Would it not be a delicious irony if the re-election prospects of liberal scourge and Obama opponent Mitch McConnell were to receive a boost from the success of the signature legislative achievement of Obama’s presidency, which McConnell has resisted at every turn? Yet so it seems in the Republican primary in Kentucky, my state of origin, where the Minority Leader, who used to be the most widely disliked Senator of them all until Ted Cruz left him in the dust, is engaged in a surprisingly interesting race. His opponent, Matt Bevin, is running as a challenger to the man Tea Partiers deride as a deal-maker and collaborator, and has parlayed McConnell’s role in avoiding default on the national debt into endorsements from groups representing what proponents call true conservatives. Of course the facts are opposite to that, and they are actually radicals, but there’s a little issue of reality testing standing between us.
Along with the Gun Owners of America, a group generally to the right of the NRA, Bevin has the support of the Senate Conservatives Fund, the group whose ads against sitting Republican Senators Ted Cruz supposedly refused to denounce. It is now running an ad attacking McConnell as an Obamacare-lover.
“Conservatives asked Mitch McConnell to lead the fight against Obamacare. He didn’t listen,” the voiceover in the ad, titled Kentucky, said. “Instead, McConnell helped Barack Obama and Harry Reid fund Obamacare. Now Kentucky families are paying the price. Premiums up, lost coverage, even lost jobs. When Kentucky needed Mitch McConnell the most, he let us down.”
Just the sort of attack you’d expect from a Tea Party challenger against a Senator whose very position in leadership evinces his utter lack of purity, ideological or otherwise. This should set up a fascinating confrontation between what most Kentuckians believe, which is some mixture of hard-scrabble individualism and more or less virulent racism which thus considers the Affordable Care Act an Obama-nation, and what most Kentuckians need, which is help, educational, financial, and medical. And here’s the irony: the Obama-nation is working and working well.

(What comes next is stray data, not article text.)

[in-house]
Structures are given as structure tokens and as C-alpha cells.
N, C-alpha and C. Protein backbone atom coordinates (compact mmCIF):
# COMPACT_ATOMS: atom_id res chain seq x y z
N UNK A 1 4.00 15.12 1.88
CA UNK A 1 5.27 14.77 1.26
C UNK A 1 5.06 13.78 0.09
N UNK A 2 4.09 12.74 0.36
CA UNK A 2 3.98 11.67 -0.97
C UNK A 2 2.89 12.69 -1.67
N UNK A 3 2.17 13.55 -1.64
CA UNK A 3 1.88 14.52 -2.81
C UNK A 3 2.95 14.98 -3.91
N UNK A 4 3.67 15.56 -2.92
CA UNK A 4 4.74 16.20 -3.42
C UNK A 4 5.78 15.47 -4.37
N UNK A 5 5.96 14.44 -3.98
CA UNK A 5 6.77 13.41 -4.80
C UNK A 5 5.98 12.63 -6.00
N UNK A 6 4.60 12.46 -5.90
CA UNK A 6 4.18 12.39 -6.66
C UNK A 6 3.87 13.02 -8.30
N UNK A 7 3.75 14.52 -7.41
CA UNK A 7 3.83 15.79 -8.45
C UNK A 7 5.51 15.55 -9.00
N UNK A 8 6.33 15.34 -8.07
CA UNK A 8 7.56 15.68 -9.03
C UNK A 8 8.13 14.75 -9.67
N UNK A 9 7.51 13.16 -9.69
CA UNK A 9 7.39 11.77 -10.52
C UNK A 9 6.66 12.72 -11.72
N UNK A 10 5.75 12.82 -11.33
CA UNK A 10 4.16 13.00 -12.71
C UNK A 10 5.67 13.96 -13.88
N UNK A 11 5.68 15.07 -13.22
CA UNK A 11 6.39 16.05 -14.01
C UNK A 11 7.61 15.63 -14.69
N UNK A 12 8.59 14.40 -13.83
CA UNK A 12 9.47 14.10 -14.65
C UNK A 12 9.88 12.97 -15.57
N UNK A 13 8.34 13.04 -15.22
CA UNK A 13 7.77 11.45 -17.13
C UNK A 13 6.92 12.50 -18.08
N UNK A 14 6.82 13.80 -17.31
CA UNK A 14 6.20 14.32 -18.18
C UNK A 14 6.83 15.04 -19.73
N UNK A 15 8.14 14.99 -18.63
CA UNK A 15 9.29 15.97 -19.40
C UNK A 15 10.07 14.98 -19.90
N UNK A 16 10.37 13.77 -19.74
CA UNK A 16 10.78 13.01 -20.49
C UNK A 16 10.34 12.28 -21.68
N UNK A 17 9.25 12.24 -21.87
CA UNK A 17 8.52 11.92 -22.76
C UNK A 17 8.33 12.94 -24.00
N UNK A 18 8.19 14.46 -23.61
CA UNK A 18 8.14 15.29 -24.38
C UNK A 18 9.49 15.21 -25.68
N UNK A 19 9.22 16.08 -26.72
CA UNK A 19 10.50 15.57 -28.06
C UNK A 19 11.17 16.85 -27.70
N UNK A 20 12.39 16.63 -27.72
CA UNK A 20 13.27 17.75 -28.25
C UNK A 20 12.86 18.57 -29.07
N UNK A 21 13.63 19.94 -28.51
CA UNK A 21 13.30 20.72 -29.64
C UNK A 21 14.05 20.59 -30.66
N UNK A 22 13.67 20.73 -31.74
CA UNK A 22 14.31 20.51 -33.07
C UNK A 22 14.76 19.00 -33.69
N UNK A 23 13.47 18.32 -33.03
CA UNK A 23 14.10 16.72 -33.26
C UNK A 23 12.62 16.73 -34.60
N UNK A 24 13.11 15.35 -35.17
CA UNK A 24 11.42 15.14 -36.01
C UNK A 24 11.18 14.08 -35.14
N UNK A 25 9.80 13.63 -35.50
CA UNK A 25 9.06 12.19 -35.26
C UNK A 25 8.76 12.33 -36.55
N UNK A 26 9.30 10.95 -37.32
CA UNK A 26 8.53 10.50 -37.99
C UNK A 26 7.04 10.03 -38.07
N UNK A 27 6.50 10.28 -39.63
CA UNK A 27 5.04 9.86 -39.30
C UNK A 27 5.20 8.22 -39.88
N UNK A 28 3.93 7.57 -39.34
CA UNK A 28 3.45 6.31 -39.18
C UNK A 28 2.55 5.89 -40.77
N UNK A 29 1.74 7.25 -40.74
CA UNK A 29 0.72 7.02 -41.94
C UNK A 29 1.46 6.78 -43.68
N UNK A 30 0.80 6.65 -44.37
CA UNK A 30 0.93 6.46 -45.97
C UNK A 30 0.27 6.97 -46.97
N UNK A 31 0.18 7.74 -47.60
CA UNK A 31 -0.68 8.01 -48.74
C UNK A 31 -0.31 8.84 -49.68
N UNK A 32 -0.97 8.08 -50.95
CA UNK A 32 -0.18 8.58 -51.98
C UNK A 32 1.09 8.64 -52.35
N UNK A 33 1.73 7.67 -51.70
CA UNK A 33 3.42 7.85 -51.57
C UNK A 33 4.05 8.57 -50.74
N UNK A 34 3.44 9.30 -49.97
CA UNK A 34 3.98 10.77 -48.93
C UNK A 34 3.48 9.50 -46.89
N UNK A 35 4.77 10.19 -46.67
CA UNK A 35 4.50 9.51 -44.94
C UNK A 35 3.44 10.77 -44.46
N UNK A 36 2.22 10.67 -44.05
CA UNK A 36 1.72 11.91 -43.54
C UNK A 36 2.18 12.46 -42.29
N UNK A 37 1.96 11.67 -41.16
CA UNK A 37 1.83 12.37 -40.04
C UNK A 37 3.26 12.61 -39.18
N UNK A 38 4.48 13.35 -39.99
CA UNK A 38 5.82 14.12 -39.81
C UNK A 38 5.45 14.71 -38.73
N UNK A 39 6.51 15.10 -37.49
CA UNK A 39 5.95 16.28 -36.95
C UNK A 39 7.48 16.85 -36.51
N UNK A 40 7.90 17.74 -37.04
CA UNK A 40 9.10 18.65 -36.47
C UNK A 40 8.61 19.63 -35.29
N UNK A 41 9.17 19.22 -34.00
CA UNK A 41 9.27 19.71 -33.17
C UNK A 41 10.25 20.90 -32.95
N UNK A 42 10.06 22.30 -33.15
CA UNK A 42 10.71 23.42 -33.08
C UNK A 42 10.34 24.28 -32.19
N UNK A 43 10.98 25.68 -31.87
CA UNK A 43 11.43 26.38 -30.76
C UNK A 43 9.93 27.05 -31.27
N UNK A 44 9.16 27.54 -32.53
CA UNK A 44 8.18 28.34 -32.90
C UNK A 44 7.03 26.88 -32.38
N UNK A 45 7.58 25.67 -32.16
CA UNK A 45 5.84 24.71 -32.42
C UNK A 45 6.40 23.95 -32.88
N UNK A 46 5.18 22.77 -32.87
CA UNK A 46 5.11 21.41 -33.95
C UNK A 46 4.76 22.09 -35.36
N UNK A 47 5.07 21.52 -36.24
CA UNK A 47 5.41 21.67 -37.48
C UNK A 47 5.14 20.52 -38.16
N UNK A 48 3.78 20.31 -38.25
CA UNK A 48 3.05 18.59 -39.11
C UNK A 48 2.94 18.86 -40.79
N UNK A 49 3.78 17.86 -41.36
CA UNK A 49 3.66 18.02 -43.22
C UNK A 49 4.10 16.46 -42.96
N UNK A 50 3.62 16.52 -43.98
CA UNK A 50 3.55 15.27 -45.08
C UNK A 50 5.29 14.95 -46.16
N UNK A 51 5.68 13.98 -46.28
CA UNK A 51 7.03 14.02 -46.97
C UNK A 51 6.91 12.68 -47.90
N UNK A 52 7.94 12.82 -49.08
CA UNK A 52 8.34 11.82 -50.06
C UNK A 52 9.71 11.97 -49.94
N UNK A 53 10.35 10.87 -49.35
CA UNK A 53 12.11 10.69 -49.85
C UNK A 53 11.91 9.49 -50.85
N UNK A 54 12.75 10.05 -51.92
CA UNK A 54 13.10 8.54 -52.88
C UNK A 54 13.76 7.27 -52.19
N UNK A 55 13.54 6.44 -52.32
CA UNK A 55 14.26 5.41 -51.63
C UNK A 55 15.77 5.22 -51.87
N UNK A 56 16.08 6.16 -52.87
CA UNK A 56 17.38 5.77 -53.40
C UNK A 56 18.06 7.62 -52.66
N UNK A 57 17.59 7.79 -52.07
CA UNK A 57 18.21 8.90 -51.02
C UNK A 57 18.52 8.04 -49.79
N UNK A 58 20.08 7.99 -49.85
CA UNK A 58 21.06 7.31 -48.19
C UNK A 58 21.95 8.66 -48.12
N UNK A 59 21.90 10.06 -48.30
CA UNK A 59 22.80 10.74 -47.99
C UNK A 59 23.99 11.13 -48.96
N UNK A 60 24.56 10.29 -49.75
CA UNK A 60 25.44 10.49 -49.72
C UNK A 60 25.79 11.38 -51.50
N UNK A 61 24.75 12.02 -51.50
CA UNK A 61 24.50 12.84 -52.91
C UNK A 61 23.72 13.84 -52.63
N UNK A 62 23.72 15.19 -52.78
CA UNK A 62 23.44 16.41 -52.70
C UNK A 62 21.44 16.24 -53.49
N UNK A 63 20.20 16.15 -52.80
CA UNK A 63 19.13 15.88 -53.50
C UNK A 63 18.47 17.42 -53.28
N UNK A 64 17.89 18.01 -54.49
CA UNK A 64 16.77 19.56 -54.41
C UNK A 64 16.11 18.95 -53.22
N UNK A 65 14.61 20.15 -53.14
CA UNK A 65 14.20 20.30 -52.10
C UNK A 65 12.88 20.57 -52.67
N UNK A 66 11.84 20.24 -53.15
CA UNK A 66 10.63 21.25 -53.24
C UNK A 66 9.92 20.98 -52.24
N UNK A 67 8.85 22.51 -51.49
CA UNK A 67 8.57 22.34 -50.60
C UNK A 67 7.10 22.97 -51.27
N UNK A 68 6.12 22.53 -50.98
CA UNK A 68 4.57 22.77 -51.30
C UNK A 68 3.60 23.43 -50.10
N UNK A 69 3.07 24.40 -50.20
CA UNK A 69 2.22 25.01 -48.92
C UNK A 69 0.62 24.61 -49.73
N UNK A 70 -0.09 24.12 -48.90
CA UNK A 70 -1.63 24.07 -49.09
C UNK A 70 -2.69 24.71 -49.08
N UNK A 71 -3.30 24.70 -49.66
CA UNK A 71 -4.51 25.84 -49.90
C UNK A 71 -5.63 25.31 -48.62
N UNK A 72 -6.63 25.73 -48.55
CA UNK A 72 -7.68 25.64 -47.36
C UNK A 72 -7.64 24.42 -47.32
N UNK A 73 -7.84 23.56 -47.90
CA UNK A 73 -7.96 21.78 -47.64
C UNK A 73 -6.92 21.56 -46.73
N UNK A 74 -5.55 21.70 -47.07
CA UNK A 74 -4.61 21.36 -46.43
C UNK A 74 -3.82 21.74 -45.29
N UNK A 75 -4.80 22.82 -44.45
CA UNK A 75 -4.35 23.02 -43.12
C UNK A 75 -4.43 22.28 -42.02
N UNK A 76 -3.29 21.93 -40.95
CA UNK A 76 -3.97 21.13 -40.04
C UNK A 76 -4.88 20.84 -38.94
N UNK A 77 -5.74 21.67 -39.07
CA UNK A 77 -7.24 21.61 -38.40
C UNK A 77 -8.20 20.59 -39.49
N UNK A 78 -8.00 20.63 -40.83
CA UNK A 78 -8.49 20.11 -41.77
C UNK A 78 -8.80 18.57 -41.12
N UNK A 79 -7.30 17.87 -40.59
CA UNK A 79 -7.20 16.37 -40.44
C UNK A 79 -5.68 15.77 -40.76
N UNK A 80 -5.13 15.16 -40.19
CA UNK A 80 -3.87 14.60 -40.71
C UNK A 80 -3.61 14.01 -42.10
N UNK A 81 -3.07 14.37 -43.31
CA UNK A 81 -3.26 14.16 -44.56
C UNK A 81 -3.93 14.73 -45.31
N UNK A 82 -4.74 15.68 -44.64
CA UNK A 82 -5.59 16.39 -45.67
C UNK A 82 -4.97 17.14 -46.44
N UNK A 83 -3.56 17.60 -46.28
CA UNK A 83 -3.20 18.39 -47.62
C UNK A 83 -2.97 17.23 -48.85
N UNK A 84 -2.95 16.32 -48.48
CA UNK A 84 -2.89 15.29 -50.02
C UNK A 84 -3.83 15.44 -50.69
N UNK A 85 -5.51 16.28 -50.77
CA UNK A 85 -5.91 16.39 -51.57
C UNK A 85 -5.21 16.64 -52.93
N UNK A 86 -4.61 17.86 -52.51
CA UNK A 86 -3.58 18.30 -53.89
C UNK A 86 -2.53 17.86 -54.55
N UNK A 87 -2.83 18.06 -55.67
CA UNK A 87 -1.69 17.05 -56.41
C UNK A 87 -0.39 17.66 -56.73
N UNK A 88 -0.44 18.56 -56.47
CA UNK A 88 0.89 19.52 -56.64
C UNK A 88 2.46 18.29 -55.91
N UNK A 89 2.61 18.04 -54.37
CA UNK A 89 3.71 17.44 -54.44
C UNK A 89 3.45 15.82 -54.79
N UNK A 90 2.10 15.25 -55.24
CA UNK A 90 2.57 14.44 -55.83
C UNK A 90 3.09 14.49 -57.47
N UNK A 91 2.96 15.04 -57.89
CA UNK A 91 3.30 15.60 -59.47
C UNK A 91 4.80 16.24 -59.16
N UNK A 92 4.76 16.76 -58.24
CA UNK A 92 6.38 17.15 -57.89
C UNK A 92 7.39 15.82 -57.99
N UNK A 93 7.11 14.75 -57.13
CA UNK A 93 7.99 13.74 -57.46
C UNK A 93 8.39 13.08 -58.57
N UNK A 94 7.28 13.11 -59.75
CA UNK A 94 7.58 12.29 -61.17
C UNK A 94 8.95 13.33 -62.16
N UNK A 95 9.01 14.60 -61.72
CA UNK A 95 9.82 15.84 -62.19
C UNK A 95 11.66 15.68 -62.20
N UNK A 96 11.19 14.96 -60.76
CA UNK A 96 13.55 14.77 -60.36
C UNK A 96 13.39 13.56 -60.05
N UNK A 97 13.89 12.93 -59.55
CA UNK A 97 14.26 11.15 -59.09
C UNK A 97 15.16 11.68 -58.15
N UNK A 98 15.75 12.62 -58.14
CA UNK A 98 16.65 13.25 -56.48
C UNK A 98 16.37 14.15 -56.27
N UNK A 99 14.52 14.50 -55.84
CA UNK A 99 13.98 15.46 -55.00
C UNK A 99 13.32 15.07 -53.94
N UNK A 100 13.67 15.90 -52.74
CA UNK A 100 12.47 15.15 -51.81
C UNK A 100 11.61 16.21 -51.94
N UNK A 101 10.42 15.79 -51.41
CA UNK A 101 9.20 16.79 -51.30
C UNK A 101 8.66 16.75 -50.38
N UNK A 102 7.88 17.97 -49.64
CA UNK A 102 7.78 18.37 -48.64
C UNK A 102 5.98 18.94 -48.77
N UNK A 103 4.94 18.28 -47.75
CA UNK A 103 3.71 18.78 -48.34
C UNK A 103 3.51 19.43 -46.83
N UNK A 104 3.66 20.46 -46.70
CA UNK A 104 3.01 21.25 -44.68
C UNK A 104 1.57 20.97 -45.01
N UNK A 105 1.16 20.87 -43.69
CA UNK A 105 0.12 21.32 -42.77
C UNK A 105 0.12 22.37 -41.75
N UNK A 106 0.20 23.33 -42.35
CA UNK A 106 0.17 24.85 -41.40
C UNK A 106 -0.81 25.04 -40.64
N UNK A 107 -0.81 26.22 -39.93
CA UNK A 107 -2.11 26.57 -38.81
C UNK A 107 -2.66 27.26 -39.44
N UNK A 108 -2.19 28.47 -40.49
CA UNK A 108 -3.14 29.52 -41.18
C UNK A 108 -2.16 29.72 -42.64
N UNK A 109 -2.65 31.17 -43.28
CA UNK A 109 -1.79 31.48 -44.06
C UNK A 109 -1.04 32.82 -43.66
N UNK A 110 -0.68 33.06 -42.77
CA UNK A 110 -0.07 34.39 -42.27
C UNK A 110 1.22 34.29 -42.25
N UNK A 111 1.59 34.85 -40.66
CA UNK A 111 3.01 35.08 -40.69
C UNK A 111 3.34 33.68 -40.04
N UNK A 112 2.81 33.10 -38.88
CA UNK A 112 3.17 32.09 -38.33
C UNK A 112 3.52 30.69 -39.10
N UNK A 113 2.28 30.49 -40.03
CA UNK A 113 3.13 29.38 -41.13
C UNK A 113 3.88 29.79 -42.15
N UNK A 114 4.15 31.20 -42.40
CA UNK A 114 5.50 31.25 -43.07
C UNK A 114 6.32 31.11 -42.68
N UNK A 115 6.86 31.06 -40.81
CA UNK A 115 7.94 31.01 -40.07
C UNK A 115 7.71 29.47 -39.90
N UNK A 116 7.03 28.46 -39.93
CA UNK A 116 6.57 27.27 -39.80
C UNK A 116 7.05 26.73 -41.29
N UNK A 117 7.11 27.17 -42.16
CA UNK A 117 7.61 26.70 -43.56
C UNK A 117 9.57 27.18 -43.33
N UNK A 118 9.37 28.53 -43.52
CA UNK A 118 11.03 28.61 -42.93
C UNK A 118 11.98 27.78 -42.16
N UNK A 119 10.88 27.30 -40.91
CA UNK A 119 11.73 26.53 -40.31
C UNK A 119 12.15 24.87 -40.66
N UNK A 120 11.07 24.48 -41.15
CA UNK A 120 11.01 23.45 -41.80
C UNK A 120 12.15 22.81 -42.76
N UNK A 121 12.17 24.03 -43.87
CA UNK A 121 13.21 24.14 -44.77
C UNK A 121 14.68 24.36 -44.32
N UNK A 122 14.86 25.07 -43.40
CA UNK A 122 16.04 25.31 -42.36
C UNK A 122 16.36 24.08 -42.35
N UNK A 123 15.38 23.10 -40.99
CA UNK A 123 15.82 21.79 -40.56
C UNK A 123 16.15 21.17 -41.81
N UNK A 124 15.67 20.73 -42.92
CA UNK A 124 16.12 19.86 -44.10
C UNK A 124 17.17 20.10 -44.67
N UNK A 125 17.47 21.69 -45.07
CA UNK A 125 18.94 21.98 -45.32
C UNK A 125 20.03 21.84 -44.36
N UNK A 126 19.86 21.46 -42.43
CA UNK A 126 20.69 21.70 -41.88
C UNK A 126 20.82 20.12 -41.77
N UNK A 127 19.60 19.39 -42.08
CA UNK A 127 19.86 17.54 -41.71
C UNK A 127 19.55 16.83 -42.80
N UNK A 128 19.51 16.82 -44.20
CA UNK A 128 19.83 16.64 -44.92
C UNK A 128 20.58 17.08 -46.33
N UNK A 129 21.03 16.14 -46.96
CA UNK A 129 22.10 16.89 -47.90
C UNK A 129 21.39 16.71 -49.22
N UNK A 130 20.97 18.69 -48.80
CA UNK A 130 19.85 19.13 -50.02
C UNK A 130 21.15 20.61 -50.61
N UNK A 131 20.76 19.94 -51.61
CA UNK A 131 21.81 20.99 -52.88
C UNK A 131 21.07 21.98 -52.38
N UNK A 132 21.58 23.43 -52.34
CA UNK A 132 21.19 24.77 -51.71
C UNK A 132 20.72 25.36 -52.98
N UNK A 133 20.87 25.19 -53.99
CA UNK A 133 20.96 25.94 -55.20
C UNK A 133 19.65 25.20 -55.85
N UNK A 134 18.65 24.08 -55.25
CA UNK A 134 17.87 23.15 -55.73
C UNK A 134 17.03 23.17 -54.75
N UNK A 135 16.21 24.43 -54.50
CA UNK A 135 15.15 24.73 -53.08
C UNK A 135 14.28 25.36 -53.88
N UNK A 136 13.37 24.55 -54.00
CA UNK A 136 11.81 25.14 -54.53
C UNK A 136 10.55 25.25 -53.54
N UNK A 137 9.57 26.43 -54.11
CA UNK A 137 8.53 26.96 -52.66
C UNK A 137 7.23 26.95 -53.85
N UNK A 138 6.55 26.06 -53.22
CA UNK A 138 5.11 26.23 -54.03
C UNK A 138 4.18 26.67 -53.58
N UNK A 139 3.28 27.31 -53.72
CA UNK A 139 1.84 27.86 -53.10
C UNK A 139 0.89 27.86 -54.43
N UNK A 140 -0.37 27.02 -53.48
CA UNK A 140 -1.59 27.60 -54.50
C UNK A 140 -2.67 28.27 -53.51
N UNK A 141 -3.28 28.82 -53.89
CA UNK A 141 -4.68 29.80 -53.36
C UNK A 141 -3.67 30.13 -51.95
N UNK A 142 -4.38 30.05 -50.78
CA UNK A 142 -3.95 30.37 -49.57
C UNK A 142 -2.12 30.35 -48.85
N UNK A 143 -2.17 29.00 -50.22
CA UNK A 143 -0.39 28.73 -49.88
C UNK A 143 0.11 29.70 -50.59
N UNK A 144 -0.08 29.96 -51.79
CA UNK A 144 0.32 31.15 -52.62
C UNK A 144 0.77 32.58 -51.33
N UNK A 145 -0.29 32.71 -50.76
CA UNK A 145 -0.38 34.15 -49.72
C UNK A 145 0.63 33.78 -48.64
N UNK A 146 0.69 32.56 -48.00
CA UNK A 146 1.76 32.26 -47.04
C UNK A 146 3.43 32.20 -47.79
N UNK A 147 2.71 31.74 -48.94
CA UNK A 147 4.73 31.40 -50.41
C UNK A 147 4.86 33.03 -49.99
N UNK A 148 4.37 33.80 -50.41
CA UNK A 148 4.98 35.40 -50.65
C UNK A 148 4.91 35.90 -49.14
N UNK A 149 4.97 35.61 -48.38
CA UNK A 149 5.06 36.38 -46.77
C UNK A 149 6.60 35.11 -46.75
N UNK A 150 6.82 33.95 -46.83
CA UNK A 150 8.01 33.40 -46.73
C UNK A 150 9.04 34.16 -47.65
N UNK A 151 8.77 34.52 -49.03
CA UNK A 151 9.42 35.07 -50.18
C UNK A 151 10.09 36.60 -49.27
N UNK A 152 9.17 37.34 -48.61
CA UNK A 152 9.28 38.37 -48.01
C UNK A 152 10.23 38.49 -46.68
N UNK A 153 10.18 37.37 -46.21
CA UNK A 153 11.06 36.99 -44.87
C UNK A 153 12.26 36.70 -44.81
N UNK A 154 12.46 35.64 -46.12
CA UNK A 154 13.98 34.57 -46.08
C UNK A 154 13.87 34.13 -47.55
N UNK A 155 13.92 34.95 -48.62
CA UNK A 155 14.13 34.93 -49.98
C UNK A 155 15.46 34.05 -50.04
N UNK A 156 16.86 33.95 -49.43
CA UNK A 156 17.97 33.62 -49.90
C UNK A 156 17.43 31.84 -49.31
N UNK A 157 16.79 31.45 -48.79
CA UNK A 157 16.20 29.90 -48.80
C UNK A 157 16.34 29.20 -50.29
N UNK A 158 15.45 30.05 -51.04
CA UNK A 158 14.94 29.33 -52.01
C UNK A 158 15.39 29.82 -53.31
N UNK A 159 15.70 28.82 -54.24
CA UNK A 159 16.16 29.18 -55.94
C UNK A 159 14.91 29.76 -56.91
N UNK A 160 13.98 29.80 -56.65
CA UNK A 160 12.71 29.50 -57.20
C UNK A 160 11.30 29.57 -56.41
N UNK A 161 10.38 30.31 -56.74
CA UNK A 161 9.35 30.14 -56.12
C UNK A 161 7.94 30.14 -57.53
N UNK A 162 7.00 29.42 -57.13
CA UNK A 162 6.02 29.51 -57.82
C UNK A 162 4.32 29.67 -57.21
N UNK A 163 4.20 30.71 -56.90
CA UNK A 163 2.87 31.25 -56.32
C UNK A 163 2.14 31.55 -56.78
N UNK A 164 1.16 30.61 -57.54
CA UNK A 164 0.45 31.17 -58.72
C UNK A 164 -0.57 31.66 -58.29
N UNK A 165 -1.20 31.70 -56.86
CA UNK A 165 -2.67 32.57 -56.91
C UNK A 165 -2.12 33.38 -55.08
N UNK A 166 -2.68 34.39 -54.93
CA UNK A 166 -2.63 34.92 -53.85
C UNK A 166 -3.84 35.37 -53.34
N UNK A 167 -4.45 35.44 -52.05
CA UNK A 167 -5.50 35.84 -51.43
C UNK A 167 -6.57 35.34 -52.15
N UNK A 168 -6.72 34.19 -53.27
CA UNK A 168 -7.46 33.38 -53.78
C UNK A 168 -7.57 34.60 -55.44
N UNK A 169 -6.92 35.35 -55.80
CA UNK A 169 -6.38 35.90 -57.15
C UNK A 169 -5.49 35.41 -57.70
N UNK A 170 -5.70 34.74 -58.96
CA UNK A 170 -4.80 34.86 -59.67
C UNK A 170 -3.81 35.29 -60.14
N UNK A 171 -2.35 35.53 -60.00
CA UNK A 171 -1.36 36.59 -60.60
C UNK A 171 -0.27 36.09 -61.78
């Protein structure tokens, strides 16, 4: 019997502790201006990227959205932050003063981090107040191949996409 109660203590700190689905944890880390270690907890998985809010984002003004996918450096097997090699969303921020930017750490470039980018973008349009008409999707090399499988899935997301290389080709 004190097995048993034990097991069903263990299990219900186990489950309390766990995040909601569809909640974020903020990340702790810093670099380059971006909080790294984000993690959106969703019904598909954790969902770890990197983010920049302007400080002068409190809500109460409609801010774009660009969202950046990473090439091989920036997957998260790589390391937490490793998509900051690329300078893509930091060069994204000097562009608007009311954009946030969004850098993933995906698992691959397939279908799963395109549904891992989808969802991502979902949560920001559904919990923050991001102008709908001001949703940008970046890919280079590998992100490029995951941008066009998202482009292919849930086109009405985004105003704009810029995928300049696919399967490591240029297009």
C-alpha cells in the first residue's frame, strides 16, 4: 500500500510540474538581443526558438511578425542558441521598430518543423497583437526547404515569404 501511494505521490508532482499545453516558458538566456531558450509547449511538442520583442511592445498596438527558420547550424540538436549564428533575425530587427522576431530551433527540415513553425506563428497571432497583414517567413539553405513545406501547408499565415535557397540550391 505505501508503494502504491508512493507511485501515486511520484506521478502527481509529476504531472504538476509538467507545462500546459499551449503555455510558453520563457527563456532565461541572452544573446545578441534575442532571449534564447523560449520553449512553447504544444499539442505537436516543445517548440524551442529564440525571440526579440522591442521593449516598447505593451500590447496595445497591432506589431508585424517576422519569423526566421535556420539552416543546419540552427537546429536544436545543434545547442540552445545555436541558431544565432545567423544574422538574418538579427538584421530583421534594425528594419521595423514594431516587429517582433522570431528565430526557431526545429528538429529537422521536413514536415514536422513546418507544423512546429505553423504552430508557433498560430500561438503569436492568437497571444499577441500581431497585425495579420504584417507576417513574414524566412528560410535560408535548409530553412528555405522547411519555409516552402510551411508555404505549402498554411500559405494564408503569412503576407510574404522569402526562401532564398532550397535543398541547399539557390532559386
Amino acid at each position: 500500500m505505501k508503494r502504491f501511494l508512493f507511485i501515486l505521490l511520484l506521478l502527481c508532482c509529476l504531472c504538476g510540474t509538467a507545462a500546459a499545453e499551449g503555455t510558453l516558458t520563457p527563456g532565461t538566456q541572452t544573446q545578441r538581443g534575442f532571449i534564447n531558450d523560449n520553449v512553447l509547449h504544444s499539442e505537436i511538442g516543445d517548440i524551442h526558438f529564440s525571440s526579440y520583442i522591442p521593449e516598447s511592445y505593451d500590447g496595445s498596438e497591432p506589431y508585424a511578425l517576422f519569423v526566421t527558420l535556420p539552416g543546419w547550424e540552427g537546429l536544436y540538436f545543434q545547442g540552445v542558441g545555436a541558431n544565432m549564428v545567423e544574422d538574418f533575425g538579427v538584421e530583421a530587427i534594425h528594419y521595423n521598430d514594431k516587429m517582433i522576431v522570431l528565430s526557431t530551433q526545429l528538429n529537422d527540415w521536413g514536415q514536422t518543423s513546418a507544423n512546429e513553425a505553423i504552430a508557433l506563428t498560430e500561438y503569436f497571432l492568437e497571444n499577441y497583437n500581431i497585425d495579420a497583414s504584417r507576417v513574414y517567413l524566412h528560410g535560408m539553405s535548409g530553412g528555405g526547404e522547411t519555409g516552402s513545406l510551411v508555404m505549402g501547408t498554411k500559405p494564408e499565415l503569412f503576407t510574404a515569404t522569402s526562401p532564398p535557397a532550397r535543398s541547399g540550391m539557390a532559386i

The Kentucky Kynect likely takes the award for most written-about Obamacare marketplace — and for good reason. It had one of the most flawless launches of any state marketplace, posting robust application numbers on Oct. 1. So far, the state reports that 26,174 people have enrolled in private insurance or Medicaid.
Kentucky is the only Southern state operating its own insurance marketplace and has had the strong backing of Gov. Steve Beshear, a Democrat.
So with the Kentucky exchange quite successful, will Bevin’s attack lose some of its sting? If so, McConnell could have slightly smoother sailing into the general election. Having to tack very publicly hard right to meet Bevin’s challenge could weaken McConnell against the first legitimate Democratic challenger he’s seen in many election cycles, Alison Lundergan Grimes. If the success of Obamacare in Kentucky helps to blunt a major attack against Mitch McConnell, will the Minority Leader be polite enough to write a thank-you note to the White House? I don’t know about you, but I doubt it.
More and more it seems the hard-core Republican states are trying to nullify not only federal law but the entire twenty-first century, in fact to hell with it, let’s just go for modernity as a whole. Even John Kasich thinks the GOP is prosecuting “a war on the poor”, equating poverty with laziness. “You know what?” he commented, “The very people who complain ought to ask their grandparents if they worked at the W.P.A.”
A guilty little part of me wants to let the red states decline health care and believe in creationism and thus fall irretrievably behind the rest of us and fade into history. But of course that’s a pipe dream; as their system fails they’ll be high-tailing it across the border, instant converts to the cause of immigrant rights.